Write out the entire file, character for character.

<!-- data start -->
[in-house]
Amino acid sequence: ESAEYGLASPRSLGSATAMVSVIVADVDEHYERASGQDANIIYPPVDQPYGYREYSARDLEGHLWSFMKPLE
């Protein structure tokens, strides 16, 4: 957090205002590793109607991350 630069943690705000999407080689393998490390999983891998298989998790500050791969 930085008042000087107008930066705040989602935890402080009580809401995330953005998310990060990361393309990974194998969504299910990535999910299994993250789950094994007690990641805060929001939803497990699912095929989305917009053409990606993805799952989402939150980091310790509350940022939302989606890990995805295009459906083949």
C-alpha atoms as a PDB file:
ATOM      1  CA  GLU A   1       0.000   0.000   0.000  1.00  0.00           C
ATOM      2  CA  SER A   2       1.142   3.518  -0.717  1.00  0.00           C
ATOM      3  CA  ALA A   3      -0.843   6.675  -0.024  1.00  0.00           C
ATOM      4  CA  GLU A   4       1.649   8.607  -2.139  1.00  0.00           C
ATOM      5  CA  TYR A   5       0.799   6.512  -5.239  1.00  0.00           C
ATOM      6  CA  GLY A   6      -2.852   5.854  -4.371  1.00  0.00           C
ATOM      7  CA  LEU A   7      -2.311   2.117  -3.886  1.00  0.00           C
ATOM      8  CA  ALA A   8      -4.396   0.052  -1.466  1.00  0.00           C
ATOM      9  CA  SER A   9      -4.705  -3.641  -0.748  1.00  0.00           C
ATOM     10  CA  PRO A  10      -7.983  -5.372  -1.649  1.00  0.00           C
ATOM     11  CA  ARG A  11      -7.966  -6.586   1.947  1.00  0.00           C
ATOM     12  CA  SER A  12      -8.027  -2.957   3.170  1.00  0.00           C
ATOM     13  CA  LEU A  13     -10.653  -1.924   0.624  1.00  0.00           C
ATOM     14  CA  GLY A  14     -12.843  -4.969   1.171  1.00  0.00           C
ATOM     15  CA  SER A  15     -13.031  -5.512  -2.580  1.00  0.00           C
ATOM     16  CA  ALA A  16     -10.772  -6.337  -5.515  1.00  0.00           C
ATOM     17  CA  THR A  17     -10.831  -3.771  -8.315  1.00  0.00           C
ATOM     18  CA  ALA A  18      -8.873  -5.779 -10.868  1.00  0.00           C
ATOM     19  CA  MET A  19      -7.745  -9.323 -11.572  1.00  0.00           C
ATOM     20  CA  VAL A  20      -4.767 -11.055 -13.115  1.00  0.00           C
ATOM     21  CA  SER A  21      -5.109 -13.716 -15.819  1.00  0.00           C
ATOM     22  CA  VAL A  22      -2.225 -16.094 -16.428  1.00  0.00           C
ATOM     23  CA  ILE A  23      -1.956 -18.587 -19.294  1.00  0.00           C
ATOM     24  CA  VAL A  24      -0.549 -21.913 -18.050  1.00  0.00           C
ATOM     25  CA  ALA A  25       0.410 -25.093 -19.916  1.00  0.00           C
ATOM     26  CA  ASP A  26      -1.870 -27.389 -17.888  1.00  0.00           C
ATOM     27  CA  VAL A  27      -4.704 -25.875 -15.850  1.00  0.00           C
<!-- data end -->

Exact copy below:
[in-house]
Amino acid sequence: ESAEYGLASPRSLGSATAMVSVIVADVDEHYERASGQDANIIYPPVDQPYGYREYSARDLEGHLWSFMKPLE
């Protein structure tokens, strides 16, 4: 957090205002590793109607991350 630069943690705000999407080689393998490390999983891998298989998790500050791969 930085008042000087107008930066705040989602935890402080009580809401995330953005998310990060990361393309990974194998969504299910990535999910299994993250789950094994007690990641805060929001939803497990699912095929989305917009053409990606993805799952989402939150980091310790509350940022939302989606890990995805295009459906083949």
C-alpha atoms as a PDB file:
ATOM      1  CA  GLU A   1       0.000   0.000   0.000  1.00  0.00           C
ATOM      2  CA  SER A   2       1.142   3.518  -0.717  1.00  0.00           C
ATOM      3  CA  ALA A   3      -0.843   6.675  -0.024  1.00  0.00           C
ATOM      4  CA  GLU A   4       1.649   8.607  -2.139  1.00  0.00           C
ATOM      5  CA  TYR A   5       0.799   6.512  -5.239  1.00  0.00           C
ATOM      6  CA  GLY A   6      -2.852   5.854  -4.371  1.00  0.00           C
ATOM      7  CA  LEU A   7      -2.311   2.117  -3.886  1.00  0.00           C
ATOM      8  CA  ALA A   8      -4.396   0.052  -1.466  1.00  0.00           C
ATOM      9  CA  SER A   9      -4.705  -3.641  -0.748  1.00  0.00           C
ATOM     10  CA  PRO A  10      -7.983  -5.372  -1.649  1.00  0.00           C
ATOM     11  CA  ARG A  11      -7.966  -6.586   1.947  1.00  0.00           C
ATOM     12  CA  SER A  12      -8.027  -2.957   3.170  1.00  0.00           C
ATOM     13  CA  LEU A  13     -10.653  -1.924   0.624  1.00  0.00           C
ATOM     14  CA  GLY A  14     -12.843  -4.969   1.171  1.00  0.00           C
ATOM     15  CA  SER A  15     -13.031  -5.512  -2.580  1.00  0.00           C
ATOM     16  CA  ALA A  16     -10.772  -6.337  -5.515  1.00  0.00           C
ATOM     17  CA  THR A  17     -10.831  -3.771  -8.315  1.00  0.00           C
ATOM     18  CA  ALA A  18      -8.873  -5.779 -10.868  1.00  0.00           C
ATOM     19  CA  MET A  19      -7.745  -9.323 -11.572  1.00  0.00           C
ATOM     20  CA  VAL A  20      -4.767 -11.055 -13.115  1.00  0.00           C
ATOM     21  CA  SER A  21      -5.109 -13.716 -15.819  1.00  0.00           C
ATOM     22  CA  VAL A  22      -2.225 -16.094 -16.428  1.00  0.00           C
ATOM     23  CA  ILE A  23      -1.956 -18.587 -19.294  1.00  0.00           C
ATOM     24  CA  VAL A  24      -0.549 -21.913 -18.050  1.00  0.00           C
ATOM     25  CA  ALA A  25       0.410 -25.093 -19.916  1.00  0.00           C
ATOM     26  CA  ASP A  26      -1.870 -27.389 -17.888  1.00  0.00           C
ATOM     27  CA  VAL A  27      -4.704 -25.875 -15.850  1.00  0.00           C